Although LilyPond is freely available to anyone who wants to use it, they have no advertising beyond their website and the praise they get in the open source community. As a result of this, I believe that new LilyPond users continue to be demographically distinct from the average Finale user. If anybody is doing research surveys on users of open source and commercial software, I would love to see the results!
User Interface. Finale was born in the early days of WYSIWYG desktop publishing, and follows the same pattern. Notes can be entered from the computer keyboard and/or mouse, or from a MIDI instrument. The size, thickness, and location of every element on the page can be manually positioned, and the user sees all of their edits immediately in the sheet music on the screen.
LilyPond was started eight years later and was originally built on top of the legendary TEX typesetting engine. It inherits from TEX the idea that the user prepares a text file with all the necessary information and the software reads the file, makes all the layout decisions, and prepares a finished score. Any changes or corrections are made to the original text file and it gets reprocessed. The user doesn’t get the instant visual feedback that they would see with a graphical interface, but they can compile the project as regularly as they want while they work.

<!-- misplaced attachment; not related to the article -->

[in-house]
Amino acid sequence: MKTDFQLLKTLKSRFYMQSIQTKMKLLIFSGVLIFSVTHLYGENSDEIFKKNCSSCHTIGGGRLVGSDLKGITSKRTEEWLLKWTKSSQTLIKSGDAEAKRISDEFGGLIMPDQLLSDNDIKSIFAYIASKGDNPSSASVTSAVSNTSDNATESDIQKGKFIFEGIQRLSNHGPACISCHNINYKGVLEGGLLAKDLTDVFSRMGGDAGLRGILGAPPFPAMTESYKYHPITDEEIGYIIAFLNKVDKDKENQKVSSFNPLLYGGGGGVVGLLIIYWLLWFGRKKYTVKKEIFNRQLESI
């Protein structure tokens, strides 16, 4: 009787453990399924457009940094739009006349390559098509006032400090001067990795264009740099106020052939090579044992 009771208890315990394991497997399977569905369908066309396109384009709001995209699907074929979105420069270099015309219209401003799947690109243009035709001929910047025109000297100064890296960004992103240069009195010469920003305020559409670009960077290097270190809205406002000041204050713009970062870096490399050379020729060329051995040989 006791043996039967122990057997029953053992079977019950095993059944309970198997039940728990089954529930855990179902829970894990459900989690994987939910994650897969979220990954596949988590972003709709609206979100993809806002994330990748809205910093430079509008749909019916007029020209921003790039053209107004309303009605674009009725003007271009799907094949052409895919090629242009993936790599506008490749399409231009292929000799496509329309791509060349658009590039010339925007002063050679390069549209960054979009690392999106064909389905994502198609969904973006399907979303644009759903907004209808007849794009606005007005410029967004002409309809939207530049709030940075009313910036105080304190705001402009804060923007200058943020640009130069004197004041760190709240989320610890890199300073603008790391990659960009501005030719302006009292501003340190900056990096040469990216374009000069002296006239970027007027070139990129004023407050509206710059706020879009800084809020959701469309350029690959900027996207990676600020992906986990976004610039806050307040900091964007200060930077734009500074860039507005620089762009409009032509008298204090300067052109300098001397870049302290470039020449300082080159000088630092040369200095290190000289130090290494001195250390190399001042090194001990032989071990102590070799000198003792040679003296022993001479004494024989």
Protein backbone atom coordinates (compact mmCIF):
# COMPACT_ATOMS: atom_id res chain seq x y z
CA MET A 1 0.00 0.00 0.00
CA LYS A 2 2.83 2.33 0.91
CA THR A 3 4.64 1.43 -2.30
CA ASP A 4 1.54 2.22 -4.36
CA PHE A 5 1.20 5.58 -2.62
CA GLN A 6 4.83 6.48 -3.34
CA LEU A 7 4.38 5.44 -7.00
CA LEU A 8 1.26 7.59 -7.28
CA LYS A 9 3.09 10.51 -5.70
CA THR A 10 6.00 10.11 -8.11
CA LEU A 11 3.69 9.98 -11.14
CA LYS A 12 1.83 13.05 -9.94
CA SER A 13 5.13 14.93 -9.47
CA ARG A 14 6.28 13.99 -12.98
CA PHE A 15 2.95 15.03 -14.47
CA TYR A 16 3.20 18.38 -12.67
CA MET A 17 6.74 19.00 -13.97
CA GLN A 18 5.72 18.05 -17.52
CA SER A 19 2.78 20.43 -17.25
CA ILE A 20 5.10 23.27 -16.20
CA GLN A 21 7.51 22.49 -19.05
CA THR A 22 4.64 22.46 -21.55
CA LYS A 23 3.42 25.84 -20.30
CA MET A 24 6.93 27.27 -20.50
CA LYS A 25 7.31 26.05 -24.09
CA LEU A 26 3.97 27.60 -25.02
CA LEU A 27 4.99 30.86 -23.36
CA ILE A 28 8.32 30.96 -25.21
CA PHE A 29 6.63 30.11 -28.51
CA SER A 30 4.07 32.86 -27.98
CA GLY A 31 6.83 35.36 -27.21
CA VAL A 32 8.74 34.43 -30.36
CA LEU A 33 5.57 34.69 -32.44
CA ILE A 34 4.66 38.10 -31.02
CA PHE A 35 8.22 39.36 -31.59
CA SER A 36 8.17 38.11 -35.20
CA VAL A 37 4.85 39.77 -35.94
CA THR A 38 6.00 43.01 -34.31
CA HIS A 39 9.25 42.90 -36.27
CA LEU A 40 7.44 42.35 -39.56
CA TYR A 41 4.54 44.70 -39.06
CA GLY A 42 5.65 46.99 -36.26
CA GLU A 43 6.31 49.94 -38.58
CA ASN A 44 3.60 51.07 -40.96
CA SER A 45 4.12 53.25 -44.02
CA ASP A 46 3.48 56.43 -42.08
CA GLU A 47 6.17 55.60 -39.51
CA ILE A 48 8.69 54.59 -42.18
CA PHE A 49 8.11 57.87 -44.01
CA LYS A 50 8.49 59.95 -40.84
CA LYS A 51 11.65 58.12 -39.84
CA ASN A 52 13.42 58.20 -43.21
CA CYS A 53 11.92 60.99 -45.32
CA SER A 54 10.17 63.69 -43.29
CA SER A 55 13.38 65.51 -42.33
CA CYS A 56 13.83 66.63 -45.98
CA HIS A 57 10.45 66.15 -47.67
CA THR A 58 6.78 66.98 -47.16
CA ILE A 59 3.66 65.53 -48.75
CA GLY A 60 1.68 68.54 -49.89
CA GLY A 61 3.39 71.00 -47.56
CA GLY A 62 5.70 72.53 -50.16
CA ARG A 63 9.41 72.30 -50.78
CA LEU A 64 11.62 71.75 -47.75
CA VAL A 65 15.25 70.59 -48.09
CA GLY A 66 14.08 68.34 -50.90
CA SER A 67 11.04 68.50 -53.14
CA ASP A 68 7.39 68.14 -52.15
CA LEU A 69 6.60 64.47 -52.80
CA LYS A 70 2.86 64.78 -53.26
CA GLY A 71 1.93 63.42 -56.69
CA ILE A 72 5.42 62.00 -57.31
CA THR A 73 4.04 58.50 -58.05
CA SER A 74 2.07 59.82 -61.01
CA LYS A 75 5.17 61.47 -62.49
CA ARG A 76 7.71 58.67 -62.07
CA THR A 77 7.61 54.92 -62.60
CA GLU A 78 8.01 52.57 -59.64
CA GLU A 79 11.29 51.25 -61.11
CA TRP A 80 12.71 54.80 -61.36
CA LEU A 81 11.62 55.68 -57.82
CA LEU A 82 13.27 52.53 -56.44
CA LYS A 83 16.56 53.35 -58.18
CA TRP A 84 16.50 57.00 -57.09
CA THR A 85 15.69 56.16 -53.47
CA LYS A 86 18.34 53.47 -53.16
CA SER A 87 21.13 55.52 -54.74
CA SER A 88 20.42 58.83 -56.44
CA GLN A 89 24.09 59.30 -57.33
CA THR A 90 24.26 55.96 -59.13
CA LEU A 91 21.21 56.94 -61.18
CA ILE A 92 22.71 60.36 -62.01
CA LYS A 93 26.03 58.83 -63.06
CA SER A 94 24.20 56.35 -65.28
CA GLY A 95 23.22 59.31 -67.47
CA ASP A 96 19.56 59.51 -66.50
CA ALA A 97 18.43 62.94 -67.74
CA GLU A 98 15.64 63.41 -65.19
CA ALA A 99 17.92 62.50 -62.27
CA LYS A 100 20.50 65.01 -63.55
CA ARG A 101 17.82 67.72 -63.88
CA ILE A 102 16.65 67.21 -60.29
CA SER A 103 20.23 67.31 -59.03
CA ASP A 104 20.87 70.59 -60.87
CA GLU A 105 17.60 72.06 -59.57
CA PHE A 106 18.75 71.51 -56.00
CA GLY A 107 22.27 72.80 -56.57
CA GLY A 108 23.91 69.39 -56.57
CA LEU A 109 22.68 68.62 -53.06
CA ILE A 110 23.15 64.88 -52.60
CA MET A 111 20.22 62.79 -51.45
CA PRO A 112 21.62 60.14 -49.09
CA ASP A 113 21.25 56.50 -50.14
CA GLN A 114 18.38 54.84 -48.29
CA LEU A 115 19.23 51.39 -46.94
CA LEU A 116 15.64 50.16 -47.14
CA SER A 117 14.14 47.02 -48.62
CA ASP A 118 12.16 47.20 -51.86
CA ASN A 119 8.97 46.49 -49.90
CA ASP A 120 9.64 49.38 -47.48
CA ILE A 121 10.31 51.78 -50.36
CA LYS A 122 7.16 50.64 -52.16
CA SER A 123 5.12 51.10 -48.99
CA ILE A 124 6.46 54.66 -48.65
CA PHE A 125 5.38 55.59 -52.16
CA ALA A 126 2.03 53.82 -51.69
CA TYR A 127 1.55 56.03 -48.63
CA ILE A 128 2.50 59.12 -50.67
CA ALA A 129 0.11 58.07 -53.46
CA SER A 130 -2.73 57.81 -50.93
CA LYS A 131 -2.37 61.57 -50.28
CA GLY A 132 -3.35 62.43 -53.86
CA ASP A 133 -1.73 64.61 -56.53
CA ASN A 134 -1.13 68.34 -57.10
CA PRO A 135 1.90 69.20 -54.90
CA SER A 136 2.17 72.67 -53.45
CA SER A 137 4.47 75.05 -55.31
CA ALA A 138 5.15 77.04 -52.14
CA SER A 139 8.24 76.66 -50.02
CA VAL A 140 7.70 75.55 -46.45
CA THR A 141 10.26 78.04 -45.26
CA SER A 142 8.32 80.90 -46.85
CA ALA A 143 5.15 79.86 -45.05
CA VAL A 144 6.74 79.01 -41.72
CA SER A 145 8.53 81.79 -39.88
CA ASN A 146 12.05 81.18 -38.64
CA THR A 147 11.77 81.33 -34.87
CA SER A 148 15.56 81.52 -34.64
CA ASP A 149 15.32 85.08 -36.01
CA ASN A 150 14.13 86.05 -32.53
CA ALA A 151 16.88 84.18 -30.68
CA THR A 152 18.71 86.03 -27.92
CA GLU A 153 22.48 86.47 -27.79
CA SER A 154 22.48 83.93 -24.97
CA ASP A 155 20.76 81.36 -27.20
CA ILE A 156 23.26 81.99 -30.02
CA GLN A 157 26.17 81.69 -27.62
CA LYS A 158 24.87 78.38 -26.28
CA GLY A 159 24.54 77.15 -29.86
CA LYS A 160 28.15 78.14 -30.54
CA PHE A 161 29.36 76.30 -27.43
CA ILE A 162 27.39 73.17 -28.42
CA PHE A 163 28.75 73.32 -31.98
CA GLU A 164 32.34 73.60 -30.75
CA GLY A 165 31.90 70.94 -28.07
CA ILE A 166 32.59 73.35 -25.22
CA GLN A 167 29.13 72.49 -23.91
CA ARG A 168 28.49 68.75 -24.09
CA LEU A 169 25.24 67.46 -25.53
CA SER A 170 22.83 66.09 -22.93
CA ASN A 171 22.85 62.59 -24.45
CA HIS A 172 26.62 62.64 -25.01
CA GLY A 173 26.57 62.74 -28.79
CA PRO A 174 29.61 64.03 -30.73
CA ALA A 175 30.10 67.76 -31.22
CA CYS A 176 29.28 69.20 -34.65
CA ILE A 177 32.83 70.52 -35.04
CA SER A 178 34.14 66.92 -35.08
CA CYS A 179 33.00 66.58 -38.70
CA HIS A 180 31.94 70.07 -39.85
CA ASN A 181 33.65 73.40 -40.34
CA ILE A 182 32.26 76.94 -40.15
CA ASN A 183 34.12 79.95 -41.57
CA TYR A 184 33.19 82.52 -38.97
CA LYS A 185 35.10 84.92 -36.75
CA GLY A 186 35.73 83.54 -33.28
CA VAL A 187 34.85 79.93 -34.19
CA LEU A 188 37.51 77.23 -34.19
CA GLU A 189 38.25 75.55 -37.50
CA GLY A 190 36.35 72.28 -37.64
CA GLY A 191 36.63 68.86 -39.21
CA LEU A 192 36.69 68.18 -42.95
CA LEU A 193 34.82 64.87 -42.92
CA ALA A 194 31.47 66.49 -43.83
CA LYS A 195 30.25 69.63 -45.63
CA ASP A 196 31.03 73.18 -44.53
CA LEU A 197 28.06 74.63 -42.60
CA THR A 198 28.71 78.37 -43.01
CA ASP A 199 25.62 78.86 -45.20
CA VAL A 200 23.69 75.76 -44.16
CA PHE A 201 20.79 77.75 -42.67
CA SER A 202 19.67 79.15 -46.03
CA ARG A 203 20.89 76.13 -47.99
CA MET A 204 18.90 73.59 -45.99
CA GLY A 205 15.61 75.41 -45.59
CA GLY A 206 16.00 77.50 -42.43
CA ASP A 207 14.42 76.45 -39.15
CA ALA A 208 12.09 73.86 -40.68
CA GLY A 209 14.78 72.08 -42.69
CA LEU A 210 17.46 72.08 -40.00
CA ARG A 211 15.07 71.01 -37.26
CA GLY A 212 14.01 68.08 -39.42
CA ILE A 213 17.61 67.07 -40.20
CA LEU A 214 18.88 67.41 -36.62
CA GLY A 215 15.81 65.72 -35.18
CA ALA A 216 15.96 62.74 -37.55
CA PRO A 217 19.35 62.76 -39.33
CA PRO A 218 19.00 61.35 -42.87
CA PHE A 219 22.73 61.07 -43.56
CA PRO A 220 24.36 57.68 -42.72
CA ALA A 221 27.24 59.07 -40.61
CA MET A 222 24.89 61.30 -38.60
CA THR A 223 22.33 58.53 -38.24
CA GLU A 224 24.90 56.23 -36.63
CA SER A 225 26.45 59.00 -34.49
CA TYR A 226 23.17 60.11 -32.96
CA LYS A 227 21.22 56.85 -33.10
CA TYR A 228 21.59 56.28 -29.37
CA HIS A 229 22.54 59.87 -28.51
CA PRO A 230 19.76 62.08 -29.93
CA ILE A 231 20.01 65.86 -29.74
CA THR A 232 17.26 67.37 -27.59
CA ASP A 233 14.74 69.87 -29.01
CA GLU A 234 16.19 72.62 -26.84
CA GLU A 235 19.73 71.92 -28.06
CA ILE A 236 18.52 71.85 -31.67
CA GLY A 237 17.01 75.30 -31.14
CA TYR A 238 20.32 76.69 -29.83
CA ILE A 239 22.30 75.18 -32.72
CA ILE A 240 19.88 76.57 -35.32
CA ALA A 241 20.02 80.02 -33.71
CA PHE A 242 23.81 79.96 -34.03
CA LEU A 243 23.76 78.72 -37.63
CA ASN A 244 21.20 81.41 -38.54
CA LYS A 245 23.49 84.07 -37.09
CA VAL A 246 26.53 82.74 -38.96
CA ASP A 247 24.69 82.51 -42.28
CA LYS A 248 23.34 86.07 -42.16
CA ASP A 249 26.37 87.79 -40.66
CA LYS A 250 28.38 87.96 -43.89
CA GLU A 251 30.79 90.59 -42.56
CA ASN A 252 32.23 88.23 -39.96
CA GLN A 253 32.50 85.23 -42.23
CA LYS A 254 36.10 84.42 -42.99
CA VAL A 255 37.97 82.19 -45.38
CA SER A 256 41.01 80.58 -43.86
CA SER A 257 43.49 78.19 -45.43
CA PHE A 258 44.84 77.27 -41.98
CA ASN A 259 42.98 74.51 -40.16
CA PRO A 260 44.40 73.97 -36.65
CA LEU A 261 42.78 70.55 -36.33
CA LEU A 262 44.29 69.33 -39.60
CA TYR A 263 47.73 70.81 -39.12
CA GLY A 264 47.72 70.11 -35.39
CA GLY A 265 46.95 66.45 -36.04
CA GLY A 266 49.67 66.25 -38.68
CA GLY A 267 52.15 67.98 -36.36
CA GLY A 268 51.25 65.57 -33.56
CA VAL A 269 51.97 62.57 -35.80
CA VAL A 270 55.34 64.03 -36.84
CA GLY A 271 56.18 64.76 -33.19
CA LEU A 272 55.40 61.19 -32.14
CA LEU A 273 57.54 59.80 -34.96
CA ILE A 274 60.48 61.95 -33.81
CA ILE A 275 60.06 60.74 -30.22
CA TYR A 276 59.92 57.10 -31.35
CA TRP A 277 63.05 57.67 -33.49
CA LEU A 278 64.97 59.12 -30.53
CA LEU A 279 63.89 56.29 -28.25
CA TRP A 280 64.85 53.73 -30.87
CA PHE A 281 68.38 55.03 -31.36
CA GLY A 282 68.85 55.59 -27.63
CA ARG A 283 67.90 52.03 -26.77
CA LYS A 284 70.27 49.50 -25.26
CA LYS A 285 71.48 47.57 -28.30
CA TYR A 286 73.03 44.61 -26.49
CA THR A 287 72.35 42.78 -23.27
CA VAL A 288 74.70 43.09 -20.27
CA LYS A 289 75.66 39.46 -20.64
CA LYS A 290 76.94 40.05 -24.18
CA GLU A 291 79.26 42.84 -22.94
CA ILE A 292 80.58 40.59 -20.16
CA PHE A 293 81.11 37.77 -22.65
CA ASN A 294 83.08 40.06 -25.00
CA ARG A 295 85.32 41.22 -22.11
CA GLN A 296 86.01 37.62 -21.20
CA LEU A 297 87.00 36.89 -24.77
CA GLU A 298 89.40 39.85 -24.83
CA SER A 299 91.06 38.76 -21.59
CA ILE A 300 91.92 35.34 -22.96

Intended feature set. As a commercial product, Finale has very strong incentives to offer a broad feature set: every additional feature may serve to expand or defend their customer base, which helps keep them financially viable. As a result, Finale 2008 included sampled instrument sounds, video playback, auto harmonizing, basic optical music recognition, and the ability to record or import an audio track.
LilyPond, on the other hand, follows the Unix philosophy of small, specialized tools for specific tasks. The project has nothing to gain by doing more than one thing well, especially since other programs can also interact with LilyPond’s text files. The only thing that LilyPond attempts to do is interpret user input, engrave beautiful musical scores, and output simple MIDI files.
Engraved output. Both programs can be used to create very high-quality scores, but Finale’s engraved output depends very much on the user. The LilyPond essay demonstrates what you could get from Finale without any manual corrections, although more recent versions have improved the default output since then.
LilyPond’s engraved output is excellent and requires very few manual tweaks. Part of this is due to the outstanding work done by the developers and contributors, but it is also due to the fact that music engraving is LilyPond’s only major feature. The decision to handle the user input and the layout calculations separately has also made their job easier. Finale must accept user input, make layout decisions, and update the graphical display simultaneously, which limits the amount of time it can spend trying various layout options.
Finale and LilyPond are different because they have different objectives and constraints. Free from normal business pressures, LilyPond is able to specialize entirely in the creation of beautiful scores and it does a marvellous job.